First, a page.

Welcome to the Southeast Region GIS Website
The Southeast Region GIS Steering Committee welcomes you to the Southeast Region GIS website. This site is a great way to stay tapped into the GIS knowledge base in the region. Our Projects link takes you to a page featuring examples of GIS work throughout the region. Our region has some great talent and this page is your chance to see the results of their hard work. Can't figure it out? Our Support page is filled with links to the GIS gurus in the region. Our ATSCs (area technical support centers) are your connection to solving the many complex problems associated with GIS. One of the greatest challenges in GIS is finding accurate spatial data. Our Data Links page is your connection to the best spatial data in the region. Finally, our Contacts page displays the most up-to-date list of GIS users in the Southeast Region. Thanks for visiting and please bookmark this site. We will strive to keep it fresh with the information you need to produce great results!
Southeast Region Leads GIS Efforts for Wildlife Recovery During Gulf Oil Spill
From the end of April through November, 2010, GIS specialists from the Southeast Region led the mapping efforts for the Wildlife Response Unit during the Gulf Oil Spill. Jason Duke, GIS coordinator for the SE Region assembled a rotating team of over 50 GIS specialists from every region in the Service to provide mapping and analysis for wildlife responders recovering injured birds.
Over a three month period, the team created over 500 map products for field personal, managers and other agencies to assist in the response.
View map examples:
FWS Honored for GIS Work During Gulf Oil Spill
US Fish and Wildlife Service has been selected to receive a Special Achievement in GIS (SAG) award at the 2011 Esri International User Conference. This award is given to user sites around the world to recognize outstanding work with GIS technology. The FWS GIS efforts during the Gulf Oil Spill stood out from more than 100,000 others.
Mark Endries of the Asheville Field Office receives Honorable Mention in ESRI Map Competition
Map Title: Using GIS to Develop a Priority Work Area Map in Western North Carolina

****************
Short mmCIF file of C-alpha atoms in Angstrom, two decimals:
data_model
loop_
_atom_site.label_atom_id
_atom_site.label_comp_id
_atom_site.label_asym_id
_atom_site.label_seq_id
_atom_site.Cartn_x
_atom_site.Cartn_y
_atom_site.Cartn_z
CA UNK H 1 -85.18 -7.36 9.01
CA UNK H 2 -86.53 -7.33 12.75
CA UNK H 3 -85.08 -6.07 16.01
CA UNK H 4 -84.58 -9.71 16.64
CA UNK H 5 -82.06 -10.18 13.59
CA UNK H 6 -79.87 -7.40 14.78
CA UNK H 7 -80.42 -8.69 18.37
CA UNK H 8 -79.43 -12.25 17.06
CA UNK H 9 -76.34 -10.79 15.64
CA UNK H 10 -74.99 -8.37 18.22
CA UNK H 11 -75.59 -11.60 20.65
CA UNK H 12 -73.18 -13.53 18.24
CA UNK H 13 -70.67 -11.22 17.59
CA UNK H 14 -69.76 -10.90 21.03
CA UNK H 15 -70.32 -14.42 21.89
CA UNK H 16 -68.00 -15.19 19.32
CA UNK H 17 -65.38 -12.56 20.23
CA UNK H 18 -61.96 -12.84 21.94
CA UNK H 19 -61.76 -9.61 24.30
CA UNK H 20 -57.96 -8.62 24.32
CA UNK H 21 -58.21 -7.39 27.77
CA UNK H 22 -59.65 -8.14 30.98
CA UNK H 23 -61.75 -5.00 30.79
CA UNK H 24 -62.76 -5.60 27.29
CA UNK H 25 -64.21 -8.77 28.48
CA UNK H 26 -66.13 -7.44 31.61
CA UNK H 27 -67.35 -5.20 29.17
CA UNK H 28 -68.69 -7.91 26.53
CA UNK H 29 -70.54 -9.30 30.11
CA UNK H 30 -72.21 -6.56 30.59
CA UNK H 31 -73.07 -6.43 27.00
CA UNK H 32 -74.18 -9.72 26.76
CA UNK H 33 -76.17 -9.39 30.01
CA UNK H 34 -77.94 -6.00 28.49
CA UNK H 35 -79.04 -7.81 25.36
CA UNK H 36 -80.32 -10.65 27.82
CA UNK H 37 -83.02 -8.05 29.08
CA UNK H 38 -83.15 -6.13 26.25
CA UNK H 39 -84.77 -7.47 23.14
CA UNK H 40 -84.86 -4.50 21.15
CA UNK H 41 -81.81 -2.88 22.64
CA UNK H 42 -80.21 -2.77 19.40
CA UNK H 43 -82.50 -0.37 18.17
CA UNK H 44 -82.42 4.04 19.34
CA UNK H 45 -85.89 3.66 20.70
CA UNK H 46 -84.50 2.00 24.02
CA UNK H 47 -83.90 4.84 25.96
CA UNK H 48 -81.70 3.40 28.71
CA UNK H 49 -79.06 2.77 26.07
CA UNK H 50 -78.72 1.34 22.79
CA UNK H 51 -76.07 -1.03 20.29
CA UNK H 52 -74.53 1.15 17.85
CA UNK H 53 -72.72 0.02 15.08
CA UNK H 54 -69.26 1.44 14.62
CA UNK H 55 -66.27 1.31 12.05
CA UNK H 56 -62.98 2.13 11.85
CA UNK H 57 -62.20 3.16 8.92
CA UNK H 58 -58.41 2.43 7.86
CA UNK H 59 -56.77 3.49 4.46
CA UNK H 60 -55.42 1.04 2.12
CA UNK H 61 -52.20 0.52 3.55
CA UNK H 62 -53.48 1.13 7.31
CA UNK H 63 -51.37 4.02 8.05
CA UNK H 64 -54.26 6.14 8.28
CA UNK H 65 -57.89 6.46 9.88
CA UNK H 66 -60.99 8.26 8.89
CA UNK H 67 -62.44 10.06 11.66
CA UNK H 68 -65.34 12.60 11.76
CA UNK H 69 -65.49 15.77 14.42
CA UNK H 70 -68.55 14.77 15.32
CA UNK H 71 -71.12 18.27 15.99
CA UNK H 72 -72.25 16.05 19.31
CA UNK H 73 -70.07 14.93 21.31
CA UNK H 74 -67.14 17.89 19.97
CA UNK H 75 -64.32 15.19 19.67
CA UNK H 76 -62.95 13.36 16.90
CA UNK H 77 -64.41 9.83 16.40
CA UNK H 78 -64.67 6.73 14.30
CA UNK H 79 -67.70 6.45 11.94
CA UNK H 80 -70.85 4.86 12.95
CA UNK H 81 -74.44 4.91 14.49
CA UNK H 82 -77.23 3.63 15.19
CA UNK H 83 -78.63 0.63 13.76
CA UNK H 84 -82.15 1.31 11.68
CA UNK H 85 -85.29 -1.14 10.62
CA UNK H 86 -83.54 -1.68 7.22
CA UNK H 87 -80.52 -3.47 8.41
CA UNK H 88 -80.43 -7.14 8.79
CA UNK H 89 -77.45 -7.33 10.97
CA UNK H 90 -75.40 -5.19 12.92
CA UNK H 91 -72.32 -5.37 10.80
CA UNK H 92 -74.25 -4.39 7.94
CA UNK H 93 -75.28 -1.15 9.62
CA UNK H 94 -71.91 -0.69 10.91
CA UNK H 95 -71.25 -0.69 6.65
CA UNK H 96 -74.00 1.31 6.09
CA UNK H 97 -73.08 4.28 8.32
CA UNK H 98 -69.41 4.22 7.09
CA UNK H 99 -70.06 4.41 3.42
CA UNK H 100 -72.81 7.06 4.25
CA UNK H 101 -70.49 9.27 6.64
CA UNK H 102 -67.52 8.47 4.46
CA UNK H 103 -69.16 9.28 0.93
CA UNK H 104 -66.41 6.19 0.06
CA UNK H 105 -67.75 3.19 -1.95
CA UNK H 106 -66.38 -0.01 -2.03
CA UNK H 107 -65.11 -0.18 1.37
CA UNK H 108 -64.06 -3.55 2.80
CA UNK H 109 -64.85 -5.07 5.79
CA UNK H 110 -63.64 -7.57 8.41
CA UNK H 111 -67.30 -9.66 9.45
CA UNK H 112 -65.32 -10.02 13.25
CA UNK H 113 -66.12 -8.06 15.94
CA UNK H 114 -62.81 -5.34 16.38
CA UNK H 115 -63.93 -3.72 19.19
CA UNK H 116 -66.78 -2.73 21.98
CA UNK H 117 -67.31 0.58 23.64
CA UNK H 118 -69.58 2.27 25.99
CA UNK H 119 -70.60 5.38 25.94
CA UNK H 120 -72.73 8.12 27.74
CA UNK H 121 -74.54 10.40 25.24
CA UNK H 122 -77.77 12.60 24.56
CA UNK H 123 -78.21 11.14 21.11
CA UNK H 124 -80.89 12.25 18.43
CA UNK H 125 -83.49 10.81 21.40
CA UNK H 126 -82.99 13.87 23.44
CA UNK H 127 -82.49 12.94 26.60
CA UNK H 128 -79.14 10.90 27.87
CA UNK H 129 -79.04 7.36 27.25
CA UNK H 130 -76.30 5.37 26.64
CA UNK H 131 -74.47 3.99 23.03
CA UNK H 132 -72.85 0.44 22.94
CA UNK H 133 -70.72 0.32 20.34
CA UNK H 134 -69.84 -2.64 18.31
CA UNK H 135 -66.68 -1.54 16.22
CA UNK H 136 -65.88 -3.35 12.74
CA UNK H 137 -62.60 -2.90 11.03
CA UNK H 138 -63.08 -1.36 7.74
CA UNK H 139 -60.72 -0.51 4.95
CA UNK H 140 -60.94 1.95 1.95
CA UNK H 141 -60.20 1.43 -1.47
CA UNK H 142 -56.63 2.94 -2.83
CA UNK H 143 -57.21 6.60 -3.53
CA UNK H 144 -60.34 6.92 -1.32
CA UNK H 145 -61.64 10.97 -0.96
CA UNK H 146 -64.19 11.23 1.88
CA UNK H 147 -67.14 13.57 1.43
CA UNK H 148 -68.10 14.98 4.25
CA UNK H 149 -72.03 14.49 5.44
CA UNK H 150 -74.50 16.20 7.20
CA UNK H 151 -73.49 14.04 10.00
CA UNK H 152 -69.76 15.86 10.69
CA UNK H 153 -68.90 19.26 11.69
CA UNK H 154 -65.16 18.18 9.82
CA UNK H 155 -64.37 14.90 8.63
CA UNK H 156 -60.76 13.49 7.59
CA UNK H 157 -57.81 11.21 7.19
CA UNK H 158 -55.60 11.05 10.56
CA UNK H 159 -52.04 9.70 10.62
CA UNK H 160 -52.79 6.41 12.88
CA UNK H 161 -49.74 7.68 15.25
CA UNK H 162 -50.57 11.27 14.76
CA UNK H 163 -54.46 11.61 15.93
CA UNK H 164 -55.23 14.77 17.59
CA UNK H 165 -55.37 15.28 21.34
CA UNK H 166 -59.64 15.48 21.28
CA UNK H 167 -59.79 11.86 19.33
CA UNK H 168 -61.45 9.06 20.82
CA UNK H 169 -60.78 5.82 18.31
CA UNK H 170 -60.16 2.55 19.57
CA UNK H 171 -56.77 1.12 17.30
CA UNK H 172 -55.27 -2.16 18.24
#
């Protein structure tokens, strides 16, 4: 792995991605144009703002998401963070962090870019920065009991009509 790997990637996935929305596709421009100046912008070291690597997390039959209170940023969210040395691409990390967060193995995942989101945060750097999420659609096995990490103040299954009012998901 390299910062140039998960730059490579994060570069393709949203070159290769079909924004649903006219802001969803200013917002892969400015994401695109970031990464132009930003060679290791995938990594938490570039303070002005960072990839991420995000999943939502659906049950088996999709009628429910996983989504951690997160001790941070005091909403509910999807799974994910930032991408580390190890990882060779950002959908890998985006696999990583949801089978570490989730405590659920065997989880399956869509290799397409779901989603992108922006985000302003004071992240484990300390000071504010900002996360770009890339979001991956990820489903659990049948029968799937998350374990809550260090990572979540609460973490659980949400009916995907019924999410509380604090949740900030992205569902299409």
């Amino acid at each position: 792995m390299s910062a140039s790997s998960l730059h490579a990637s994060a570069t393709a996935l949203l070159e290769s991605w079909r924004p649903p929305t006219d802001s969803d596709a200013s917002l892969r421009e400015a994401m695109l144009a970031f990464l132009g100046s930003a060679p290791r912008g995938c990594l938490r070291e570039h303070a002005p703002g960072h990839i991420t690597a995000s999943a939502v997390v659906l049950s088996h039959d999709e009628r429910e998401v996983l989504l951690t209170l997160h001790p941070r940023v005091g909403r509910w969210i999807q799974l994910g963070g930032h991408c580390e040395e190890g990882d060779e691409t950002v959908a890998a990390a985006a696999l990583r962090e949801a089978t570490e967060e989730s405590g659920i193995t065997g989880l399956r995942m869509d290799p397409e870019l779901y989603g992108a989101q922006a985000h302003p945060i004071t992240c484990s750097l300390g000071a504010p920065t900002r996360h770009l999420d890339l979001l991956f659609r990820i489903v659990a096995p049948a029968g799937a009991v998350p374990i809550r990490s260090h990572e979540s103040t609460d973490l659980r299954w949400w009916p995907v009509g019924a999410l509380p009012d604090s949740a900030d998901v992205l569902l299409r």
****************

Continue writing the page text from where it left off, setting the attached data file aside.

Description: The U.S. Fish and Wildlife Service’s Asheville Field Office (AFO) is responsible for implementing listing, recovery, and permit activities for federally listed endangered and threatened species and species of concern in the greater Western North Carolina (WNC). These activities include conserving and restoring the ecosystems these species depend on, reducing impacts to fish and wildlife and their habitats, and conducting education and outreach activities to support fish and wildlife conservation. In an effort to prioritize the work area of the AFO and share this information with AFO stakeholders, we used GIS to develop a work area habitat prioritization model. This model ranks the AFO office work area landscape on a 1-10 scale based upon the fish and wildlife priorities of the AFO staff. To construct this model we collected the best available data on fish and wildlife locations and habitats, ranked the datasets based upon the office staff priorities, and combined them to produce our final habitat prioritization model. We hope that this model will assist in office activities such as determining ways to avoid or minimize project impacts by evaluating alternative placements or alignments, assess direct, secondary, and cumulative impacts to habitat and wildlife resources, and help to identify appropriate parcels for public land acquisition. Furthermore, we hope that this model will aid in educating USFWS stakeholders in understanding the AFO fish and wildlife priorities.
White-Nose Syndrome Creeps Towards the Southeast Region
Tens of thousands of hibernating bats died in the Northeast during the winter of 2007-2008, and we don’t know why. In and around caves and mines in Vermont,eastern and upstate New York, western Massachusetts, and northwestern Connecticut, biologists found sick, dying, and dead bats in unprecedented numbers,including several hundred endangered Indiana bats, all apparently infected by a fungus that often forms white tufts on the bats’ muzzles, giving it the name “white-nose syndrome,” or WNS..
The map below is an example of products created by GIS staff to track and forecast the progression of white-nose syndrome in the Southeast Region.
Southeast Region GIS Provides Support for the Southeast Aquatic Resources Partnership - SARP
The Southeast Aquatic Resources Partnership (SARP) is a regional collaboration of natural resource and science agencies, conservation organizations and private interests developed to strengthen the management and conservation of aquatic resources in the southeastern United States.
The mission of SARP is to work with partners to protect, conserve and restore aquatic resources including habitats throughout the Southeast for the continuing benefit, use and enjoyment of the American people.
Regional GIS staff have taken the lead to provide mapping and spatial analysis for SARP. The map displayed above is an example of products being developed to support SARP and its many initiatives.